The Africa Research in Sustainable Intensification for the Next Generation (Africa RISING) program comprises three research for development projects supported by the United States Agency for International Development as part of the U.S. government’s Feed the Future initiative.
Maize is an important cereal crop in Ghana, especially in the northern part where it is replacing sorghum and millet. High yielding, drought and Striga tolerant varieties have recently been released.
Smallholder farmers in northern Ghana face a number of water-related challenges.
Intensive or semi-intensive rearing of improved and unimproved stocks of chickens, guinea fowls, ducks, turkeys and pigeons in relatively small numbers for food (meat, eggs) and cash has potential to reduce poverty, malnutrition and food insecurity among rural and peri-urban farm families.
Apurba Shee, economist at the International Food Policy Research Institute (IFPRI) and regional M&E coordinator in the Africa RISING program, introduces himself and his work with the program. It is one of a series of portraits of key people in Africa RISING.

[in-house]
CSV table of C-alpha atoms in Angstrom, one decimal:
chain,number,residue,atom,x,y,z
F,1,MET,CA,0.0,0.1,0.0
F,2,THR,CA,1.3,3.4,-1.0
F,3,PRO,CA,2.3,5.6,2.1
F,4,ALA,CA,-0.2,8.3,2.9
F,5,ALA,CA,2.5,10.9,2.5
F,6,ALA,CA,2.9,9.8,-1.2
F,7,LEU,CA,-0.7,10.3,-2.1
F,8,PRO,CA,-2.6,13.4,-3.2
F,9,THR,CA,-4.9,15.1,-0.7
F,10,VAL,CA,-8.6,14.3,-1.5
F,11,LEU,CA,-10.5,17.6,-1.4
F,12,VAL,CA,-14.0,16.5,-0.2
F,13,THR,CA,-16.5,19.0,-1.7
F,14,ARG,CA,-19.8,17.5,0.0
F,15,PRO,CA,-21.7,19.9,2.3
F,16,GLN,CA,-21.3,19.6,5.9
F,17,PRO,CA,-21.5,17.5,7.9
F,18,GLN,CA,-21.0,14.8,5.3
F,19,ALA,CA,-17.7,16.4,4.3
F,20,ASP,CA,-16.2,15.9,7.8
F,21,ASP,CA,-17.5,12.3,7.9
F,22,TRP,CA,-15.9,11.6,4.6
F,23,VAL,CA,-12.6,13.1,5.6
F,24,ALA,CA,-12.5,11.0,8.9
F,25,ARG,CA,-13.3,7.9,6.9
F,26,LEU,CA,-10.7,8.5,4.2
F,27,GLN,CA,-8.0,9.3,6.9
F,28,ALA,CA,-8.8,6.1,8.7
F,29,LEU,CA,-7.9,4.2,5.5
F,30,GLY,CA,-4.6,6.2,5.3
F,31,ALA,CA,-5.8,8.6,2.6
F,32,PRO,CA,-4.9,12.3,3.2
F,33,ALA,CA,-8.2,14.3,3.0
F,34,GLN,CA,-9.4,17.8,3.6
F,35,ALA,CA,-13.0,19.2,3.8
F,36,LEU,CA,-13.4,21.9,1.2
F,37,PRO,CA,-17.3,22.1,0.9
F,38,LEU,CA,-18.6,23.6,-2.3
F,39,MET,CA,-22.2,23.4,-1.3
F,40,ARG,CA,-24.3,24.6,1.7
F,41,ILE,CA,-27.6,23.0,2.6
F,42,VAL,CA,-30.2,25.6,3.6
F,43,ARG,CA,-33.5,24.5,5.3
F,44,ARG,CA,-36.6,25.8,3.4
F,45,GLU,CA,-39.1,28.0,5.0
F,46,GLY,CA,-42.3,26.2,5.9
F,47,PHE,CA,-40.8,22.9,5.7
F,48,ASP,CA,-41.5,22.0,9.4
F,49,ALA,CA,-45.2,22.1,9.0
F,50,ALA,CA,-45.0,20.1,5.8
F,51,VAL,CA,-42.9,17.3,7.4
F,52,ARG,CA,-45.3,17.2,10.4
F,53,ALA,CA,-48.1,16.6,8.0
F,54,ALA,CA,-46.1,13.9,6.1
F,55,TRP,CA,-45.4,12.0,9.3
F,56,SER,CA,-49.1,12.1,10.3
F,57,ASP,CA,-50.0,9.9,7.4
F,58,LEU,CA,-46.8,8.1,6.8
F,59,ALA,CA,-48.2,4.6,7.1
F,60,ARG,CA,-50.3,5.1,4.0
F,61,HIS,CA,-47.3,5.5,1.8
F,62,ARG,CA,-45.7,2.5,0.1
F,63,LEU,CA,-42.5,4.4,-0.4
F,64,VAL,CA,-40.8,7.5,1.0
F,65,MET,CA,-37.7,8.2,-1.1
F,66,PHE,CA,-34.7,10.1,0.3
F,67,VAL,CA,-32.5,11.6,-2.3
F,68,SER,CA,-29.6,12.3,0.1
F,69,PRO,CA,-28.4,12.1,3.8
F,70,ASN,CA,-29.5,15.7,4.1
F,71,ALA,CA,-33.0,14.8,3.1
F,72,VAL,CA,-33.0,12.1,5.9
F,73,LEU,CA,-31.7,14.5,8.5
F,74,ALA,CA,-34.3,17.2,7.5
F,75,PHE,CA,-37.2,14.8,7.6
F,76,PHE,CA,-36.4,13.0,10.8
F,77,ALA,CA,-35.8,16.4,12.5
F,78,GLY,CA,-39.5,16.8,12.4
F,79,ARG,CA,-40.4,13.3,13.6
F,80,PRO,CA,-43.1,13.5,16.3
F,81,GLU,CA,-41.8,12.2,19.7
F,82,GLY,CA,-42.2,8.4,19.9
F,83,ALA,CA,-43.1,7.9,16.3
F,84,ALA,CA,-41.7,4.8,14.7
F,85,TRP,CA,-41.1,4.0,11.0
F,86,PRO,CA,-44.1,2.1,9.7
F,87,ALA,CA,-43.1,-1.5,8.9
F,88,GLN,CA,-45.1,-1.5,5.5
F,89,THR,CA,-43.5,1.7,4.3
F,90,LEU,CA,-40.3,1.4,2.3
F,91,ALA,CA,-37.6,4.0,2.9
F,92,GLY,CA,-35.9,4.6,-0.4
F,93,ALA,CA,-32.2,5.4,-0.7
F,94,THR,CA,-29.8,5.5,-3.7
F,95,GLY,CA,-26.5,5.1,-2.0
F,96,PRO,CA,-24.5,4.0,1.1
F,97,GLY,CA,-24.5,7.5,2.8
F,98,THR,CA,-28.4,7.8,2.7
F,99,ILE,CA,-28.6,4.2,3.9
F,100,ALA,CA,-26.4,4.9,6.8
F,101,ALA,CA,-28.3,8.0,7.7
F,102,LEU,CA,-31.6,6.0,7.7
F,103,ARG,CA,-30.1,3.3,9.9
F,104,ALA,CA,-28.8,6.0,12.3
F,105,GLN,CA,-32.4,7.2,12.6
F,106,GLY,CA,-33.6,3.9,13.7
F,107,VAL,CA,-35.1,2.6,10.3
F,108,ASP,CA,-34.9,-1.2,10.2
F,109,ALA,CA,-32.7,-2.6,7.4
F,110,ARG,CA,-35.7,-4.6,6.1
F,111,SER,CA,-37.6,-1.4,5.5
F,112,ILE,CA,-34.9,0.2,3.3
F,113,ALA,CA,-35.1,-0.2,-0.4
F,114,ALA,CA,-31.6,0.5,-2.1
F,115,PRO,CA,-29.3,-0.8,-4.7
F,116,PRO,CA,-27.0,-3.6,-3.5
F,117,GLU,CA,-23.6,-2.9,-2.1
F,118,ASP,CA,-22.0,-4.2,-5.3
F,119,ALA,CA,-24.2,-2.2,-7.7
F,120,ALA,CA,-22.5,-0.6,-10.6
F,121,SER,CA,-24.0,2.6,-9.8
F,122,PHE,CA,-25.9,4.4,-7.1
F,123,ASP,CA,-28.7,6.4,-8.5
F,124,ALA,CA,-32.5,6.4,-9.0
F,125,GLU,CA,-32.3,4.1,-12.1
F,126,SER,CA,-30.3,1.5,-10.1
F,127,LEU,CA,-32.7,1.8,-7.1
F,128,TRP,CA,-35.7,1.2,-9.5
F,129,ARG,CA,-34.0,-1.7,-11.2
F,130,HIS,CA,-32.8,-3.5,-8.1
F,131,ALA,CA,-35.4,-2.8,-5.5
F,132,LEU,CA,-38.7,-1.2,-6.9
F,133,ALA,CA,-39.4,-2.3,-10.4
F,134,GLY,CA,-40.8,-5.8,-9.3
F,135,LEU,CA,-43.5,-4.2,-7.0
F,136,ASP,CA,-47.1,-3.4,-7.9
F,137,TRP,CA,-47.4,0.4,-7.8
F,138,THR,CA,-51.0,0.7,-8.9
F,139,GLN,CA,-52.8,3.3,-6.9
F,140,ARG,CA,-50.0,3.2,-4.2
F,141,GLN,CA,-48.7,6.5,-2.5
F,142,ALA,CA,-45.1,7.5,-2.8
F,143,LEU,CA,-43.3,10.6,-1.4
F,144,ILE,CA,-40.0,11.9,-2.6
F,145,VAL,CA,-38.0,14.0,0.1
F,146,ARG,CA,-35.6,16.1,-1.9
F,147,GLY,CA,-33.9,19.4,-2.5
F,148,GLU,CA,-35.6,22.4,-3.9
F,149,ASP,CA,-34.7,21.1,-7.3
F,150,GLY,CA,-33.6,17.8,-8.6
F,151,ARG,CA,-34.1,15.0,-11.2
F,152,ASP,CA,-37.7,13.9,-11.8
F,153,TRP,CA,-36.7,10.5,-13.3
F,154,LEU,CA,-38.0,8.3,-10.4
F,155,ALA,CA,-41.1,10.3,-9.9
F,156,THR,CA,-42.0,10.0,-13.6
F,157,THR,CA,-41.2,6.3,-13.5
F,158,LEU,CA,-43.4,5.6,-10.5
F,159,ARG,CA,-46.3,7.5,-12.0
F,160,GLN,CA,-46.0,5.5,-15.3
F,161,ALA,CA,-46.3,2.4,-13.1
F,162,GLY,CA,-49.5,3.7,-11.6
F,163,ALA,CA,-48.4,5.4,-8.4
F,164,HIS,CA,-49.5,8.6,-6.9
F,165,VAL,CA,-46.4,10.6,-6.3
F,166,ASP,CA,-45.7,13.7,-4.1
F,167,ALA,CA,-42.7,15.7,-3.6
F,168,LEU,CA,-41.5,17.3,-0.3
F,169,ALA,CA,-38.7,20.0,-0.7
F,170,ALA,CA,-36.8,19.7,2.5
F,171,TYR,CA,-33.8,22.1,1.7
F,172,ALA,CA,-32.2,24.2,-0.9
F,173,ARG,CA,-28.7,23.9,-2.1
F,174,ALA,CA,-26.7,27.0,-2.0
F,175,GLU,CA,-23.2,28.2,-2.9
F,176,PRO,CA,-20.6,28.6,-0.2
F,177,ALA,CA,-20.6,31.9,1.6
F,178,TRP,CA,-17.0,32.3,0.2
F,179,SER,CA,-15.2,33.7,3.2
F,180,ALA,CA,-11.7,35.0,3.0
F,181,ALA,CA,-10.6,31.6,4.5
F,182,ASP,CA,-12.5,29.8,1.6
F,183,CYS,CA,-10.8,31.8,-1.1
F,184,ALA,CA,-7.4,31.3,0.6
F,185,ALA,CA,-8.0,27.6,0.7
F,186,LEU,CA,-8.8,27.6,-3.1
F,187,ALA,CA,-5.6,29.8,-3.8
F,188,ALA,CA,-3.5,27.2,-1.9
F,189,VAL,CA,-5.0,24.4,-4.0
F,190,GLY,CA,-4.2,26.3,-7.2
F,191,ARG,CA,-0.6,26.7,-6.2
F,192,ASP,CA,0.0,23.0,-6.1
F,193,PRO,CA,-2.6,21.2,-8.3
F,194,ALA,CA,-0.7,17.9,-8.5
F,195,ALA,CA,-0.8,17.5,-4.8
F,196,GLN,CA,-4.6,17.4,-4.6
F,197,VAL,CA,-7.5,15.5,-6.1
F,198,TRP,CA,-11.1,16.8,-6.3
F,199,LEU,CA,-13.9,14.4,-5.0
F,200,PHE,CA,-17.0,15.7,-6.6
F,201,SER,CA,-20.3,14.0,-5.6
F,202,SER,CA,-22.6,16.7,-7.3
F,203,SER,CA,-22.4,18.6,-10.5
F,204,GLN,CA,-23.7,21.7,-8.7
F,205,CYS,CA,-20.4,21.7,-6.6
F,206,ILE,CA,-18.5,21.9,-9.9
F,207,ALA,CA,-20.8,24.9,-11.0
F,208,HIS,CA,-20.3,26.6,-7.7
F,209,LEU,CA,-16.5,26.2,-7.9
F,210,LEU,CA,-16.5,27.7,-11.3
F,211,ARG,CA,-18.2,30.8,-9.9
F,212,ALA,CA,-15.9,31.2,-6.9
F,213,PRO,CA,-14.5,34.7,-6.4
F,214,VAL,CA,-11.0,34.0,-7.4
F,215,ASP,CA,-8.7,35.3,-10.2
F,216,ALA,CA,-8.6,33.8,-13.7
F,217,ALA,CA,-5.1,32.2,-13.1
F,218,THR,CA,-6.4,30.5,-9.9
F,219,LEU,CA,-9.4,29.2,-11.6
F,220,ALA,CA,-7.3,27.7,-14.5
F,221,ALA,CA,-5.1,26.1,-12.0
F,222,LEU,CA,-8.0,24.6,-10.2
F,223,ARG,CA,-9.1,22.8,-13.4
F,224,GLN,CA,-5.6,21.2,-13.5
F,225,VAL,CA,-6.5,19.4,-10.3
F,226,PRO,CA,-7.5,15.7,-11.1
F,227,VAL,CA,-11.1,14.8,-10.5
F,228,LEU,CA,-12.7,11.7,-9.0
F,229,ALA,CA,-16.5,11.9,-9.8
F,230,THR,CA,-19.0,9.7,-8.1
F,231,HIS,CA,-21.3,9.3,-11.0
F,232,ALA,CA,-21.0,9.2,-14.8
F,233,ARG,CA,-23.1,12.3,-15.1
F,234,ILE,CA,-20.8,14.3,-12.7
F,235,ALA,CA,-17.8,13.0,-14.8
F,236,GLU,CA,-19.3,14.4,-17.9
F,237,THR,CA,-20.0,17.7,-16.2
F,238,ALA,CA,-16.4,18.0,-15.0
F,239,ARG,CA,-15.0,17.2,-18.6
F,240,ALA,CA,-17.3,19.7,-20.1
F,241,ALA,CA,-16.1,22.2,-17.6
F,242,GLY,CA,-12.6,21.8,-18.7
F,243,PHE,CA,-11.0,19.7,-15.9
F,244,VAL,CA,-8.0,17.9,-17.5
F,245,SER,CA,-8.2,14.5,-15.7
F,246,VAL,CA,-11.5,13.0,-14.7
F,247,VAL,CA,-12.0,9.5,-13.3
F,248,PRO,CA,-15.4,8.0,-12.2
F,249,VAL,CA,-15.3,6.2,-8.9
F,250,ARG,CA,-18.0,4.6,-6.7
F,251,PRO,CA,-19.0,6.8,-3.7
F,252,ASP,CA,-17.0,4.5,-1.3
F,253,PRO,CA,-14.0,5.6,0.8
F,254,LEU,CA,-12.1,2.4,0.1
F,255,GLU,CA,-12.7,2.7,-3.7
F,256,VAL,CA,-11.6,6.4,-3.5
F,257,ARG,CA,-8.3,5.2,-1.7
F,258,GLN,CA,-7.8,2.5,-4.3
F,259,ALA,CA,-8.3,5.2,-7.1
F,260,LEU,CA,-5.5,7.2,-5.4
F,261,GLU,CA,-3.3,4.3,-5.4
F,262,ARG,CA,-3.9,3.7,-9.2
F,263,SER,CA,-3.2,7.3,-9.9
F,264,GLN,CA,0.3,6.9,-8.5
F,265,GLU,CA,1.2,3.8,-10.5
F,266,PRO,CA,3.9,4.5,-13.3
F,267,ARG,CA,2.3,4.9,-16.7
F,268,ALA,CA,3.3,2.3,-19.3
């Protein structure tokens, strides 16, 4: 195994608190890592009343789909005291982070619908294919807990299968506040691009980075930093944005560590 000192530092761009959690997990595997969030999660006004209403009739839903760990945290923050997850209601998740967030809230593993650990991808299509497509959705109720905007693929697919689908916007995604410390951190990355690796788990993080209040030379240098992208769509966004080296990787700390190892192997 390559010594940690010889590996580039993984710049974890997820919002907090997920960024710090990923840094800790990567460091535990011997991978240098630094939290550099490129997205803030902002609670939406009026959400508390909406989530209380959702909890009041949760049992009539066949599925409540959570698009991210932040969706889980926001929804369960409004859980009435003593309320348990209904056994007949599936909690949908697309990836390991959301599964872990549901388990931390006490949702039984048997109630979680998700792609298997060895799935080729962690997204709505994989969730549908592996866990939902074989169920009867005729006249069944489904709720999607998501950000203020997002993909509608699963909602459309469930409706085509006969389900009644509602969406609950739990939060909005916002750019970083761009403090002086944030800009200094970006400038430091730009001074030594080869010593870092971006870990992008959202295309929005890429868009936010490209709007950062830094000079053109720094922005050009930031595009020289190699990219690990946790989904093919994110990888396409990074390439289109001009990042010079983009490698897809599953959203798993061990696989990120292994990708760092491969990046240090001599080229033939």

Tanzania’s smallholder farmers in erosion battered districts of Kongwa and Kiteto are reclaiming their land and in the process building a resilient farming system through agro-forestry interventions introduced courtesy of the Africa RISING project.
Partners implementing activities under the Africa RISING – NAFAKA scaling project held their first annual review and planning meeting recently (8-10 July, 2015) in Dar es Salaam, Tanzania where they discussed effective ways of scaling up improved crop varieties to Tanzania’s smallholder farmers.
More than 50 scientists from various CGIAR Centres and National Research Systems converged in Mangochi, Malawi on 13–15 July for a review and planning meeting of the Africa RISING East and Southern Africa Project.